Behold! The heretical one, under the pretext of grace, wishes to be such a human after grace. And thus, if the free will perished entirely, which by all means consists in the love of innocence or the working of justice or the sanctification of the body, [again] if this [free will] has suffered completely in the fall of the first human, why then do we read, “Acquire justice, you who inhabit the earth!” (Isaiah 26:9). And again, “But the righteous one lives by my faith” (Hebrews 10:38). And, “The just will posses the earth by means of inheritance” (Psalms 36:29 Vulgate). And, “The eyes of the Lord are upon the just and his ears up to their prayers” (Psalms 33:16 Vulgate). Was innocence utterly lost, because its owner neglected to stand firm on his original path? I do not think so, because it was written, “The innocent and the righteous have adhered to me” (Psalms 24:21 Vulgate). And again, “Because who will stand in His holy place? The innocent with respect to their hands and the clean with respect to their heart!” (Psalms 23:3-4 Vulgate). And again, “The Lord will not deprive those walking in innocence from good things” (Psalms 83:13 Vulgate). Should it be believed that the sanctification of the body was lost entirely, because of its slavery to its members in service of rebellion [against God] and that the dignity of the original purity was shattered? Not by any means, because we read, “Be holy, because I am holy!” (Leviticus 19:2). Thus on account of this origin of good things – of which the inhabitant of paradise having badly secured what they had received from the benign Author – agency did not perish, although perfection was lost. I am not saying that the purity of these virtues perish, although their maidenly integrity was desecrated.
Book I, Chapter VIII: How the Weakness of Free Will Ought to Be Understood
But you may ask and say: “How should the weakened will of the human mind be understood?” One’s weakened will requires more help, just like a human made very weak needs more supports and consolations on account of their stumbling steps. Therefore, just as right after the long standing custom of wantonness, the repair of continence will consist of much work, and just as one is seized with excessive enjoyment of drunkenness, sobriety with the violence of a rigid cross is received with difficulty. Formerly sobriety, because it was being held without harm, was preserved with little difficulty. Indeed, the inviolate conscience is possessed with a certain pleasure. And as, after many delights of the carnal vices – the vices which a person retaining their condition from youth would have had easily been able to trample upon – one is returned to the path of virtue as though climbing against a steep mountain. Thus the freedom of the human will granted by God ruined the flower and vigor of its grace, but it did not perish, in order that one supposes that the divine gifts are not so much as forbidden from themselves, as that they understand that the divine gifts ought to be renewed for themselves with the greatest effort and labor through the patronage of assistance.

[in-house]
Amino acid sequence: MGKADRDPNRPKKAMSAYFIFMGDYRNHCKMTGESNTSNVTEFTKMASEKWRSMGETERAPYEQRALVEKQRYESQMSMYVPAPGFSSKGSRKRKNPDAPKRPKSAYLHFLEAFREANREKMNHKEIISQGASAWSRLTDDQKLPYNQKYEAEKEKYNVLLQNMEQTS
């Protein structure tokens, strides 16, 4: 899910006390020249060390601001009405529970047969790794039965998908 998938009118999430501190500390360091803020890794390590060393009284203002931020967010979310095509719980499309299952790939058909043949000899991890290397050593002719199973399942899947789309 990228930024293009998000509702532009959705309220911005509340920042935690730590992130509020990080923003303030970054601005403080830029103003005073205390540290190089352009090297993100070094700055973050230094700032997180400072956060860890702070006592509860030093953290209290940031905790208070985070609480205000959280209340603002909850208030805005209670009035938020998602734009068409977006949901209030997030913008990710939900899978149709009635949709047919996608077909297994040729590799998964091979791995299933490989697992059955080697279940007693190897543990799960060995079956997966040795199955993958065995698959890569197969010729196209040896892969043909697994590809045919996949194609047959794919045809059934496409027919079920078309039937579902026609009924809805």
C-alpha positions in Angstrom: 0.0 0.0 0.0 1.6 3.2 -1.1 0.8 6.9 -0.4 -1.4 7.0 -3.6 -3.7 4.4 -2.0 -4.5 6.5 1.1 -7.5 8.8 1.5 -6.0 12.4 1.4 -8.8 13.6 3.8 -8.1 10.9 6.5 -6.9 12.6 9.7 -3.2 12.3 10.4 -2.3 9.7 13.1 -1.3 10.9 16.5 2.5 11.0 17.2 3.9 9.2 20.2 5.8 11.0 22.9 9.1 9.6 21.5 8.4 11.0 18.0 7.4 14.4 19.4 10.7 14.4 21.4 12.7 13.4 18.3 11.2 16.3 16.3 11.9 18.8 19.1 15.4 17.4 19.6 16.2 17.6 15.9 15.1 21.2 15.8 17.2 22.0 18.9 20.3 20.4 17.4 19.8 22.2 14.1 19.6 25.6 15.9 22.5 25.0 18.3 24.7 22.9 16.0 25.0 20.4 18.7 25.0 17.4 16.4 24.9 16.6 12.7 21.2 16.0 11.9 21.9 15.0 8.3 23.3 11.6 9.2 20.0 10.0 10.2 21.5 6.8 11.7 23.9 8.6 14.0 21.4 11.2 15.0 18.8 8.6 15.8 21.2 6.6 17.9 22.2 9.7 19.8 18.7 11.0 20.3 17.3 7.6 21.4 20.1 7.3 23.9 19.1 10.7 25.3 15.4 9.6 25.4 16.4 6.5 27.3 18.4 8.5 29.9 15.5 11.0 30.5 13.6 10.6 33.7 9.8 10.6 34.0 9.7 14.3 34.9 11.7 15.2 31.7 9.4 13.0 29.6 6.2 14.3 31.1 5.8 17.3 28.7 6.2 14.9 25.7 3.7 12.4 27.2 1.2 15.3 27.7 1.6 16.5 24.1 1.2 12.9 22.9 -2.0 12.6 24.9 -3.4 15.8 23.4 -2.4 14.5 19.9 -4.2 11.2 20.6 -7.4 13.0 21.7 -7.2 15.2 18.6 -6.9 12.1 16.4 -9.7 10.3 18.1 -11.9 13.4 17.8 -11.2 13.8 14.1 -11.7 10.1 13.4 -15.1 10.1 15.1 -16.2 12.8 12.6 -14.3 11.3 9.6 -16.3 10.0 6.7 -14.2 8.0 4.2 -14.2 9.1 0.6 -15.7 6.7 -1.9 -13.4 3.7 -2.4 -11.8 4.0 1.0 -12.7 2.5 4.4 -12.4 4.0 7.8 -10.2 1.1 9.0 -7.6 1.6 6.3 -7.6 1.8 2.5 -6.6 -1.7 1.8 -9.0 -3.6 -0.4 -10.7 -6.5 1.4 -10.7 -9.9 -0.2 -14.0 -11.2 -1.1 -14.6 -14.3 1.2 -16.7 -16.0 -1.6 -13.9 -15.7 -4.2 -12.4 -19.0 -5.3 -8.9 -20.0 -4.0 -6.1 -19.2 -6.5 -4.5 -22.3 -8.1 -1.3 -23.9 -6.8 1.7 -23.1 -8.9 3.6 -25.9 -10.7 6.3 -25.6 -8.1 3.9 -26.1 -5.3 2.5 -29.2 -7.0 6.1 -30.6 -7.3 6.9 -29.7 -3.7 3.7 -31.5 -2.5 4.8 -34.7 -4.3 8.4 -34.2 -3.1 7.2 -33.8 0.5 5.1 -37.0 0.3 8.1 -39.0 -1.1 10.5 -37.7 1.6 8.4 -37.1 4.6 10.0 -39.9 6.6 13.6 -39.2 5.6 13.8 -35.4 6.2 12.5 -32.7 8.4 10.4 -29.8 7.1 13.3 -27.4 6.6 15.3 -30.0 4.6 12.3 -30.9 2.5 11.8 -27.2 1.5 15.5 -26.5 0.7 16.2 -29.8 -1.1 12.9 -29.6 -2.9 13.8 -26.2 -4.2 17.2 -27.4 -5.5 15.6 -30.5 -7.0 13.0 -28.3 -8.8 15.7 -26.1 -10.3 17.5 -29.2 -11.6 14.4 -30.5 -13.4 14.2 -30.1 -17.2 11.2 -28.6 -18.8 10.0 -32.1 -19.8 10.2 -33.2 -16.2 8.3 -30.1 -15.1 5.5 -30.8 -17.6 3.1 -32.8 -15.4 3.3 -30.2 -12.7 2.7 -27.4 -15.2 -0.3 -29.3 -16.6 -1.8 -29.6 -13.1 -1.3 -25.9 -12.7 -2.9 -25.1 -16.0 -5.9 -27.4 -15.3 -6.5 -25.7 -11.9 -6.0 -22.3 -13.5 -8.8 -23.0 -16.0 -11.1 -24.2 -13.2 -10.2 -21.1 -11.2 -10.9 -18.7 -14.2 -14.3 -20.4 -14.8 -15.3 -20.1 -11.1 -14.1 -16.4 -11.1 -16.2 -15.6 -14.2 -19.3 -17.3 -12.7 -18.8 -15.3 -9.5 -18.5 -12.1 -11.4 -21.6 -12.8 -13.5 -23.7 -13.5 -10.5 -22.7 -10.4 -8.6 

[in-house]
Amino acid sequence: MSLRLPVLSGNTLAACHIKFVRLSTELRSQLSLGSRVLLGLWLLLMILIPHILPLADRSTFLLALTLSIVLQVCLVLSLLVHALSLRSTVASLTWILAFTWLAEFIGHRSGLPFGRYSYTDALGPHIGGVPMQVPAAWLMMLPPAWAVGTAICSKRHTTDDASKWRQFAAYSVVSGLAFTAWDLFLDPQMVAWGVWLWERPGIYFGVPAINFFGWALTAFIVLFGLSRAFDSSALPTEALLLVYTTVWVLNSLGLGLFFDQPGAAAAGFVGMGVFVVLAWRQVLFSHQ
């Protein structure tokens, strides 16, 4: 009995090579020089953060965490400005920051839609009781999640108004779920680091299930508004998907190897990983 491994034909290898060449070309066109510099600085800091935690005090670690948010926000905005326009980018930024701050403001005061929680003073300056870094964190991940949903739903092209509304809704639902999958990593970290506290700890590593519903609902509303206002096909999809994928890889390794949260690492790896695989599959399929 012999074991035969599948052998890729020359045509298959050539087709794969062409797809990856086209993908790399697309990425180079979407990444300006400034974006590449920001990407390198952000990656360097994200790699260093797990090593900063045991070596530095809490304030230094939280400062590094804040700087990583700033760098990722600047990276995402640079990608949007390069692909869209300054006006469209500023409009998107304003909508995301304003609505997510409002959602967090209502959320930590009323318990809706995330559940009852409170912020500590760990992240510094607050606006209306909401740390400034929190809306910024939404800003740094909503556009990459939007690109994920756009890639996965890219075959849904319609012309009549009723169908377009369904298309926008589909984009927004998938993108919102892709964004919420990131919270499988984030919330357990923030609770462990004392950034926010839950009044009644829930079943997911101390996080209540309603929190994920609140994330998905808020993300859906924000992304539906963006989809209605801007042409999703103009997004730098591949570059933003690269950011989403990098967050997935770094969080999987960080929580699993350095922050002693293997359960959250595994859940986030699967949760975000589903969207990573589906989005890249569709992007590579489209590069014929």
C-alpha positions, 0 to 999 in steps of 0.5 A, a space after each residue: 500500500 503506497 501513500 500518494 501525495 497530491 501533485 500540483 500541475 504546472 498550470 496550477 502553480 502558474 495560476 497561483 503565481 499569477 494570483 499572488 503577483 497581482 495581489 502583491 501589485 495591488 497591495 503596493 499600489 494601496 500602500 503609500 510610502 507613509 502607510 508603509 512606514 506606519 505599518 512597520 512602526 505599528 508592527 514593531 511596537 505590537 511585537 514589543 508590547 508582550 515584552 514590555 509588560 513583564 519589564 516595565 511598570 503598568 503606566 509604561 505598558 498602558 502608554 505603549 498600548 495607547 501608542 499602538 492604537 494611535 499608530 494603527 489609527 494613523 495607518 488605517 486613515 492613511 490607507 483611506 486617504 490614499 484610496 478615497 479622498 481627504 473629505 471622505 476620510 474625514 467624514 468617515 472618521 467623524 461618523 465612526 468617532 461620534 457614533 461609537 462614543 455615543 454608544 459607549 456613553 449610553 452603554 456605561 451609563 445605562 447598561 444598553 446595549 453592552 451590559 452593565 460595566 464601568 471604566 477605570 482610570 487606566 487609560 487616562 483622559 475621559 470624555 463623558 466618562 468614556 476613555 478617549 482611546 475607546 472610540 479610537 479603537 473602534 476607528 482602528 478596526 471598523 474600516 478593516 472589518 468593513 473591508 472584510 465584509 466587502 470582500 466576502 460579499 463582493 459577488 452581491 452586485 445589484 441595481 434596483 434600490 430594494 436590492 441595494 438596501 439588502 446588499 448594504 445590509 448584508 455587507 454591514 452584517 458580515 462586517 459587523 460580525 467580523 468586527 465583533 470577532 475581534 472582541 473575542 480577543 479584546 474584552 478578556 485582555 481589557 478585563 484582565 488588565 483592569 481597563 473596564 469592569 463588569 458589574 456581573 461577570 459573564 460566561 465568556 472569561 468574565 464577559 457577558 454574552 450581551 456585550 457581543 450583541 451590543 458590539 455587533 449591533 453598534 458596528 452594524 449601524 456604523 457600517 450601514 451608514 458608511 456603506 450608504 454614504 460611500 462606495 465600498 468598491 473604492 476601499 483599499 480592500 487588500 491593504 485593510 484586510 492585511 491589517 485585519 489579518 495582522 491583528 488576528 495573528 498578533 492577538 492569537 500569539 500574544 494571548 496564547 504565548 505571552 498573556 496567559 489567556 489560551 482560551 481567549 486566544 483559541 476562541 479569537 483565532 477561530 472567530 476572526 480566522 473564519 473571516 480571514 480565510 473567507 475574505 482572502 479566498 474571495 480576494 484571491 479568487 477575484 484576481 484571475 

Listen to the calculating law giver concerning the will of freedom, when he says: “I have placed before your face life and death, good and evil. Choose life, so that you live (Deuteronomy 30:19).” And again, “I have chosen the way of truth. Your judgments I have not forgotten” (Psalms 118:30 Vulgate). You see here that he forces upon no one a necessity of either a fate or an imposed perdition, when the power of choosing takes action. Nor does predestination incline towards one decision, when the choice of both decisions is granted. Again, “Let your hand do, so that it might save me, because I have chosen your commandments” (Psalms 118:173 Vulgate). This is to say, “Indeed, the ruinous pleasure of the world was inciting me towards the sinister choice (sinistram), but the utility of your commandments inclined me towards the right choice (dexteram).” And thus, when these very pagans are led to a judgment of good or evil by their implanted will, how much greater is a humble Christian – a Christian who is fixed in the virtue of God’s help, to which it is said, “If you wish to be perfected, go, sell what you own” (Matthew 19:21); and again, “Do you wish to be made whole?” (John 5:6) – able to direct the freedom of their will towards a good choice? A knowledgeable person, to the extent that the capable agent has imparted [the individual free will] to the human heart, questions their will, which is ready to be well. For also, elsewhere [in the Scriptures] it shows the wondering people with a given freedom of the will as thus, “Bring forth the people that are blind and have eyes, and those that are deaf and have ears” (Isaiah 43:8). Here, whoever is deaf and whoever is blind is understood to be so out of arrogance, not out of nature. And in the Gospel, it clearly shows that the affect of good will was implanted: “If anyone wishes to come after me, let them deny themselves and take up their cross and follow me” (Luke 9:23). This is to say, “It is characteristic of my mercy, when you call out, but it is the commitment of your will, when you follow.”